Impotent rage is the general mood of more than a million Palestinians of the West Bank and Gaza Strip whose future has become the major sticking point in the Egyptian-Israeli peace talks.

Even such recognition that theirs is the core issue is of little consolation to these Palestinians, who for more than 10 years have lived under what Israelis call "the most benevolent occupation in history."

They are neither consulted nor advised by the Israelis or the Egyptians, who claim to be defending their highest interests, and they are also increasingly skeptical about American willingness to use the decisive power at Washington's disposal on their behalf.

"Mondays, Wednesdays and Fridays, President Carter is for the Arabs," an angry woman in the predominantly Christian town of Ramallah said, "Tuesdays, Thursdays and Saturdays he's for the Jews and on Sundays he goes to church."

They are convinced Israeli Prime Minister Menahem Begin is incapable of accepting Egyptian demands for a declaration of principles on the Palestinian question.

At the center of the present Egyptian-Israeli wrangling, such a declaration could end the Israeli occupation and lead perhaps to eventual independent homeland for the Palestinians.

Although they, too, were euphorically optimistic about the chances for rapid peace during Egyptian President Anwar Sadat's visit here in November, his recent charges of Israeli intransigence are greeted with remarks such as "I told you so."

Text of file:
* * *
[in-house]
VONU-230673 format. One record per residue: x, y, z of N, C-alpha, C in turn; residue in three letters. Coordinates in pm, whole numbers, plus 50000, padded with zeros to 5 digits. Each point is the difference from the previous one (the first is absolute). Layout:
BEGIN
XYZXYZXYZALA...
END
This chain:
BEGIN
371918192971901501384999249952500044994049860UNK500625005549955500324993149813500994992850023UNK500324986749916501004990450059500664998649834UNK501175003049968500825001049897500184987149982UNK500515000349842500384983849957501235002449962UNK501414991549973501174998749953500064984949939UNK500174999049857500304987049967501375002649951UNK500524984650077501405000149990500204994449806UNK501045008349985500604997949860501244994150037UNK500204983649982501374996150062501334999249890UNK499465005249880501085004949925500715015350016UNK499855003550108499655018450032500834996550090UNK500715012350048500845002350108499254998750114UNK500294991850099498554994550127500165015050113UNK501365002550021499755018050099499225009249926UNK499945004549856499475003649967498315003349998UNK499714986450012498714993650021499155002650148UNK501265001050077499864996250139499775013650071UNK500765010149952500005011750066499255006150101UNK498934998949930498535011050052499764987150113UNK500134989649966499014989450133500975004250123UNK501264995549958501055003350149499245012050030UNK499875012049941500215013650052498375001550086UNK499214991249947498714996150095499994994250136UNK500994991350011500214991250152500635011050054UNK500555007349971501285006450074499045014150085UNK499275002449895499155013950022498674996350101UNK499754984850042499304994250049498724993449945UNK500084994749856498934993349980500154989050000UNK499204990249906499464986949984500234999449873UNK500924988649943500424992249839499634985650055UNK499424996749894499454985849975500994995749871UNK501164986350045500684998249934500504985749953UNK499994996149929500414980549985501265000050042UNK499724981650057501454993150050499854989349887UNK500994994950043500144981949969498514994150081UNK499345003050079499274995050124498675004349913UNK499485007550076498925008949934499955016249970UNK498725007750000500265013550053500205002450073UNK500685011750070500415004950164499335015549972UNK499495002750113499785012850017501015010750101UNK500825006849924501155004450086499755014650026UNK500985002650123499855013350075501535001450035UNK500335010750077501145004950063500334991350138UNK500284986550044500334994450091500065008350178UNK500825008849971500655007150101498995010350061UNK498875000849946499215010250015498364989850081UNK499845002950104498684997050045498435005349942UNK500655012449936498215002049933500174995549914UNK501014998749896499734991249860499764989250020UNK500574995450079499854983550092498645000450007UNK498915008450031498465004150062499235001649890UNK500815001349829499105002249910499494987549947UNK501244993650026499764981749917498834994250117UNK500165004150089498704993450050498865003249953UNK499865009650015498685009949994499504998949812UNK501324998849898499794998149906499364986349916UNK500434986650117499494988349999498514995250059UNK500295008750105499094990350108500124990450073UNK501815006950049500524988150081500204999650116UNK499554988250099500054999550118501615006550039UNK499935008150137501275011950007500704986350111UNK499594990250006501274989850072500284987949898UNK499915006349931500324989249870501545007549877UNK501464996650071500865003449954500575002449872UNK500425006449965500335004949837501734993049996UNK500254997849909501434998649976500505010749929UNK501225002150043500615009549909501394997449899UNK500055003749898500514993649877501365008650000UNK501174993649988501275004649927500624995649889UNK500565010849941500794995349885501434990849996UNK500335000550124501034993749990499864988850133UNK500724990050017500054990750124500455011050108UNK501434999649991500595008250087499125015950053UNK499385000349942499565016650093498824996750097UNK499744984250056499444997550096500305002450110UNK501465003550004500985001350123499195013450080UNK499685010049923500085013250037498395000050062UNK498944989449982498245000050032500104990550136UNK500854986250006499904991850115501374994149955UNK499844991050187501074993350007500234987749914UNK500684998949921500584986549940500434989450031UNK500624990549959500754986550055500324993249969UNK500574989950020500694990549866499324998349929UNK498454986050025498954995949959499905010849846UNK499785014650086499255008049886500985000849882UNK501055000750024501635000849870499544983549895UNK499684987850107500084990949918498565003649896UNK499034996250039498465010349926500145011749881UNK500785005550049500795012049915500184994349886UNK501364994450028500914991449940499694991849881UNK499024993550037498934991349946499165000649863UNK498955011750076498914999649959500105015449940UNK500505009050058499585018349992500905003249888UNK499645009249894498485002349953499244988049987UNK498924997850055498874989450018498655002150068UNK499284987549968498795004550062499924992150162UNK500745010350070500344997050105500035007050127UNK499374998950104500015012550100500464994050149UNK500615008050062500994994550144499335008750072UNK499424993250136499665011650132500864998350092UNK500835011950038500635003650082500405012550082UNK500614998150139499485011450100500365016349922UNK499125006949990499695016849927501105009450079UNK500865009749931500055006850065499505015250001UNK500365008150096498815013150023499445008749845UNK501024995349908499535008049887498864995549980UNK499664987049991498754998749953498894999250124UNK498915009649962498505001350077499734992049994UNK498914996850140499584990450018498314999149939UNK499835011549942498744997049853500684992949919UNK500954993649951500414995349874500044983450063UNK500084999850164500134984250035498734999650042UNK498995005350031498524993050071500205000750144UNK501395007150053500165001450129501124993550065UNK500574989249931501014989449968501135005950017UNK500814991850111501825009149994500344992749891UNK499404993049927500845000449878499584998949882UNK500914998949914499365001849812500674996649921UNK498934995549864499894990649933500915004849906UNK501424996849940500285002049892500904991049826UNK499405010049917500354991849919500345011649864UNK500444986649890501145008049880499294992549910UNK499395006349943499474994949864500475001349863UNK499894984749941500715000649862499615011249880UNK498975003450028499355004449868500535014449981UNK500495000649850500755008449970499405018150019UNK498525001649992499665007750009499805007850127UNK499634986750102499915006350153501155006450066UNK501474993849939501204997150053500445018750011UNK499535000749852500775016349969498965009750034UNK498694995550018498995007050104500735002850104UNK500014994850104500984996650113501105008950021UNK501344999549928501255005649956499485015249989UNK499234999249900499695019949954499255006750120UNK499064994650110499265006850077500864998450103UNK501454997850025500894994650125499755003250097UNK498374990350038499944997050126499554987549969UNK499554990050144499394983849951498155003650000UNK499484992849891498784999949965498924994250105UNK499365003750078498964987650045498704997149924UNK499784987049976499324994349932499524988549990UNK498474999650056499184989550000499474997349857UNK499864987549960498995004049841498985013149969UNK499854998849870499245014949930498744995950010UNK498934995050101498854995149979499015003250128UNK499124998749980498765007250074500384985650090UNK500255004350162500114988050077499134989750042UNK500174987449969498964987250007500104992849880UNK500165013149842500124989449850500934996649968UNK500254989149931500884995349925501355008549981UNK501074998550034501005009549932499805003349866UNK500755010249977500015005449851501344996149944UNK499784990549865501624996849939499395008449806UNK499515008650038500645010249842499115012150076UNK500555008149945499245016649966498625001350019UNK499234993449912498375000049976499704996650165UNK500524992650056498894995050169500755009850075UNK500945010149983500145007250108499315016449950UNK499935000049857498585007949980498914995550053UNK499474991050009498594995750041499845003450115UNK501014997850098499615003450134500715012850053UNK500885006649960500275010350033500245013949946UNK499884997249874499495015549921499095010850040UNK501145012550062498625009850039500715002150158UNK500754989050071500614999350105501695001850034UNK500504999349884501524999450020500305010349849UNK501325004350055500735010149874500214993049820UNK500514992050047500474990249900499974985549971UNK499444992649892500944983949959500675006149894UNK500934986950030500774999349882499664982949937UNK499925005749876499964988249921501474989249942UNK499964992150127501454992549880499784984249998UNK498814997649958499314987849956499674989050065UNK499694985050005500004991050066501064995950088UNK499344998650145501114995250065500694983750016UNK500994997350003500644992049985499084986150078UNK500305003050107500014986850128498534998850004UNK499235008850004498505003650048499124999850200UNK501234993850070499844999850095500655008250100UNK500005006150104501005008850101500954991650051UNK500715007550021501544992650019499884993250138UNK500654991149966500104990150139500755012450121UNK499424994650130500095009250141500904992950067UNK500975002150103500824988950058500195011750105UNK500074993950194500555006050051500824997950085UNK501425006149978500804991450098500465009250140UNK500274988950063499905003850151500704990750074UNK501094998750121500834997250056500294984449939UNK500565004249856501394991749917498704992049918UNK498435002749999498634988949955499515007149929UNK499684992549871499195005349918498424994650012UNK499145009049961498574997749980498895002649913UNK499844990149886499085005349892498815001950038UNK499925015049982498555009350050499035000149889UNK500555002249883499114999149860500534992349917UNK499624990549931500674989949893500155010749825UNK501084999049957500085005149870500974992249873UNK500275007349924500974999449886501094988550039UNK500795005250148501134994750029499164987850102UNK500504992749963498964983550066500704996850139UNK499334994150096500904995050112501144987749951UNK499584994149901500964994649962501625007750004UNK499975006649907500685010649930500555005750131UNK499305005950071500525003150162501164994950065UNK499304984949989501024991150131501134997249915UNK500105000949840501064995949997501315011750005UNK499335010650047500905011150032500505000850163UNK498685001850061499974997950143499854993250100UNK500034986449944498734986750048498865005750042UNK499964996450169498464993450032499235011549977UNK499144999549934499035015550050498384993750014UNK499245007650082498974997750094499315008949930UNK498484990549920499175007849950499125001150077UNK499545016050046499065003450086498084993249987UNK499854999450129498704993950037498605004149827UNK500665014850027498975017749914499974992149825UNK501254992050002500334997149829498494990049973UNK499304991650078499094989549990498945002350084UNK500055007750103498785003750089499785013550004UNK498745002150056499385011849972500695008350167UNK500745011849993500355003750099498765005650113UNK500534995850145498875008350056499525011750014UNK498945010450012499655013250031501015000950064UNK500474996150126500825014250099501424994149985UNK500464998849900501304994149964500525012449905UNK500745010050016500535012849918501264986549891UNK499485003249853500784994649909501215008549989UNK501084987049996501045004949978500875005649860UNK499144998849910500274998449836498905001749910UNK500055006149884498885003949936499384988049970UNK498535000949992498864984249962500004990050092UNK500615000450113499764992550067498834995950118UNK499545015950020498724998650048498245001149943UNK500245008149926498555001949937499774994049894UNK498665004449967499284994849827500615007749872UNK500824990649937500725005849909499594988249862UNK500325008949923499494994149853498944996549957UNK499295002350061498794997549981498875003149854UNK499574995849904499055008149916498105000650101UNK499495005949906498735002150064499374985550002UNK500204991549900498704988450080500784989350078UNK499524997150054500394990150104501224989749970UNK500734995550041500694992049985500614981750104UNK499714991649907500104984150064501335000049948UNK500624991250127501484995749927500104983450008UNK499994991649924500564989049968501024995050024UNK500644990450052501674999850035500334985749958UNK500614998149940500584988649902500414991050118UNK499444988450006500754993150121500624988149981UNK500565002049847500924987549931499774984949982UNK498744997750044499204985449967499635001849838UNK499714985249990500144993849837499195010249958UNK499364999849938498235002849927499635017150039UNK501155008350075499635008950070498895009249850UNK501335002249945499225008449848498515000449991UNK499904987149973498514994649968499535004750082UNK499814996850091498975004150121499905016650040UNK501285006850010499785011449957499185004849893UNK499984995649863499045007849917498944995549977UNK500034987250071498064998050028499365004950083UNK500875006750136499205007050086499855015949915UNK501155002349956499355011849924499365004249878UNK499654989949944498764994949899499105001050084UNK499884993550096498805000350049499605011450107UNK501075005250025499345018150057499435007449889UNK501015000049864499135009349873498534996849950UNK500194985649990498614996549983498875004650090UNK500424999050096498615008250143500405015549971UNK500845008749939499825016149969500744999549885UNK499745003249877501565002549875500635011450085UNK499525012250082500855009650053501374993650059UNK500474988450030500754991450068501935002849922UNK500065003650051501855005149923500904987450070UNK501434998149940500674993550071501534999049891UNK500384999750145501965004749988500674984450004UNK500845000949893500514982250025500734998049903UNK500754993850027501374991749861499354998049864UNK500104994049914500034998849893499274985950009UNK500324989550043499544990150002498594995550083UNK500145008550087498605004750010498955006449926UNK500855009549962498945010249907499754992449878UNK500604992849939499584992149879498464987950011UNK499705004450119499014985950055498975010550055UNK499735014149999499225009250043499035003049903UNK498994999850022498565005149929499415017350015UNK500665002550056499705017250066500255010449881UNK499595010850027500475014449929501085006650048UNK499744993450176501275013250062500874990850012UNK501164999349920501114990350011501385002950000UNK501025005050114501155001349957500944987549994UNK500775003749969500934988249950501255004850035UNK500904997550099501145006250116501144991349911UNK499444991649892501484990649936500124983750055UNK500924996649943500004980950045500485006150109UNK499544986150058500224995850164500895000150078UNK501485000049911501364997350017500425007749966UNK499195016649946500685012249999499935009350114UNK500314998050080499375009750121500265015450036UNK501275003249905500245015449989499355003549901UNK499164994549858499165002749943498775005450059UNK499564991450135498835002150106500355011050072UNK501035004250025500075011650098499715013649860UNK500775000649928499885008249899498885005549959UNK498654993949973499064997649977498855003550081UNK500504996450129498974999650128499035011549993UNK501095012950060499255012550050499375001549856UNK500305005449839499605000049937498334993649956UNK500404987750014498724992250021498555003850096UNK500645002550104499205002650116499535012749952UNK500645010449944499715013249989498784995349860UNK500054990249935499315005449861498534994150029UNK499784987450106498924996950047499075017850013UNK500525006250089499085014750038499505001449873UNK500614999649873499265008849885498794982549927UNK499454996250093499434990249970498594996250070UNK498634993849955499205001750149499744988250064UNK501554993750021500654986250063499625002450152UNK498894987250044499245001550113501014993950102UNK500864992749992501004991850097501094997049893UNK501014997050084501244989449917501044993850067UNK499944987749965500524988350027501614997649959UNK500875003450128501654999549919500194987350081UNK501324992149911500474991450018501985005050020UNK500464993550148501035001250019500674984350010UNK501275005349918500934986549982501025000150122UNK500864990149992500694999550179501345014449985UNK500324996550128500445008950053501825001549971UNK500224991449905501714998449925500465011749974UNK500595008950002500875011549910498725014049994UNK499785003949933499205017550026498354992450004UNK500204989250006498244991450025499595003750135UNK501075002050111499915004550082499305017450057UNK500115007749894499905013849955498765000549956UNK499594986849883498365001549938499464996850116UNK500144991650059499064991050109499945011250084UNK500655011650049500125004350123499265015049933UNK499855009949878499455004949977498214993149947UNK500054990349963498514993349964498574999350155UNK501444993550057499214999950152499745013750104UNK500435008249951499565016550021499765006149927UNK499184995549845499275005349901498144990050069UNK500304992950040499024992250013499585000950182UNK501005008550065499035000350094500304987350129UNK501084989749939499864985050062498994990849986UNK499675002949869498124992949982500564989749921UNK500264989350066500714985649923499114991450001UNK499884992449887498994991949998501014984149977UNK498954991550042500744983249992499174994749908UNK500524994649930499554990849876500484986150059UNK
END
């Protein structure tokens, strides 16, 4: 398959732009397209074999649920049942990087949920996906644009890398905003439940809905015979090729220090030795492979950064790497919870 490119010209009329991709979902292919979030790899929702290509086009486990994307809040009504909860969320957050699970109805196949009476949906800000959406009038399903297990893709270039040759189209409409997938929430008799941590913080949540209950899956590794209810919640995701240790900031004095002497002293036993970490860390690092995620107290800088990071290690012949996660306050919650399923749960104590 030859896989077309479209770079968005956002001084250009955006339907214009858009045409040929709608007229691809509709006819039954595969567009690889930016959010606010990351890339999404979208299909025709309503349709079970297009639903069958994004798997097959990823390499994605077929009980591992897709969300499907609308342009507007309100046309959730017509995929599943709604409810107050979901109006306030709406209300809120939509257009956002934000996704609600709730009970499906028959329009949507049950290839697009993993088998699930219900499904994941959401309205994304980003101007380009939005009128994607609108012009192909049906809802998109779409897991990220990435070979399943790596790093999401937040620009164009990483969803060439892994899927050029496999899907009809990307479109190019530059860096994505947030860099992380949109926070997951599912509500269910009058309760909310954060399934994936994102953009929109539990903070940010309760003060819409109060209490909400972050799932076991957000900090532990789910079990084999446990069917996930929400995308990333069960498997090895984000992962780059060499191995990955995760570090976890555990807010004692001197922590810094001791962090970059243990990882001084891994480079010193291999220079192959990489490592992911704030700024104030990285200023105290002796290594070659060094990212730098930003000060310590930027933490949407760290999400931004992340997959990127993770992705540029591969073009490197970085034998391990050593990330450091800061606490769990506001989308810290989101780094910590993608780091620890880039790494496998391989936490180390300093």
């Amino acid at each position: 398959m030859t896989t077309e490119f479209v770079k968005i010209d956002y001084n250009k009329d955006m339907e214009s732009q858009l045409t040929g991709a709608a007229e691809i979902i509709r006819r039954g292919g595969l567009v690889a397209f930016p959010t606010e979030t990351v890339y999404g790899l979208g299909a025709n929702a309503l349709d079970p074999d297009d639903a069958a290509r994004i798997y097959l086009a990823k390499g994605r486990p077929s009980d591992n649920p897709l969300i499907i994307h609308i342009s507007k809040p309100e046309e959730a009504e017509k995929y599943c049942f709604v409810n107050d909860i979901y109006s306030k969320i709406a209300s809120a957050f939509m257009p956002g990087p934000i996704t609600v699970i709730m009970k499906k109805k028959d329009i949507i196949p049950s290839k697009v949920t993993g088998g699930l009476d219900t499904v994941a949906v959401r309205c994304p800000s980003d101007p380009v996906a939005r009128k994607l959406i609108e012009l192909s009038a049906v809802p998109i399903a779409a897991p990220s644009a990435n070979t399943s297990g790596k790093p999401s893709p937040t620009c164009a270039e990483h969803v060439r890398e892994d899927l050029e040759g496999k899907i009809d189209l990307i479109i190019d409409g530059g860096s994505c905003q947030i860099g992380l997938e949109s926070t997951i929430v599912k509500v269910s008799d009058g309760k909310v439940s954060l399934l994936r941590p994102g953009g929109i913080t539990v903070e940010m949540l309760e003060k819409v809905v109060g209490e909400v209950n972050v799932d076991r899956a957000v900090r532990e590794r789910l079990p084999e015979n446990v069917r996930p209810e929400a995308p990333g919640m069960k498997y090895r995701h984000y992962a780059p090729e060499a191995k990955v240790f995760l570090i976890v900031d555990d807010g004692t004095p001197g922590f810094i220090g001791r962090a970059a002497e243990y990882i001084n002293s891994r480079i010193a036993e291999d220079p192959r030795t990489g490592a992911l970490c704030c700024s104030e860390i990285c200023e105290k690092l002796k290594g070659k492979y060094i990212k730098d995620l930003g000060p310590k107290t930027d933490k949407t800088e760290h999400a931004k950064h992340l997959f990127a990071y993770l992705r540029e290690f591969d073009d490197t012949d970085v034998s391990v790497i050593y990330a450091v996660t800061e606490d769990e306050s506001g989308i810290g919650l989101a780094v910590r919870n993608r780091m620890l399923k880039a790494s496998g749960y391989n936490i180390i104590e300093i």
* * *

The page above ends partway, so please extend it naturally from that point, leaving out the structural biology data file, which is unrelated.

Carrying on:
"If Begin accepts the declaration of principles and actually carries it out," said an American-educated businessman in Nablus, "the Israelis will topple him."

In a series of interviews, Palestinians, ranging from taxi drivers to professors, housewives to politicians, voiced their frustrations. It was all summed up by one woman's quoting of the Arab adage. "Those who get the beating are not those who count the strokes."

"We're so damn demoralized because we feel that it's up to Israel if Israel withdraws from the occupied territories," a professor of Bir Zeit college in Ramallah said, "and that no one can force the Israel is to do anything."

Symptomatic of their dejected mood is the fact that residents of the West Bank long since have dropped their momentary doubts about the Palestine Liberation Organization's hardline anti-Sadat policy. During and immediately after Sadat's visit, many Palestinians wanted to give him the benefit of the doubt. Now, despite its failings, the PLO has once again taken on what one West Bank resident called "the halo of nationalist purity," if only because Begin's "self-rule" proposal for the territories was viewed as so totally unforthcoming in Palestinian eyes.

By ruling out any future independent state -- and flaunting the much-resented settlement policy -- the Israelis have convinced more and more Palestinians that Begin is not so much opposed to the PLO as determined never to give up their land.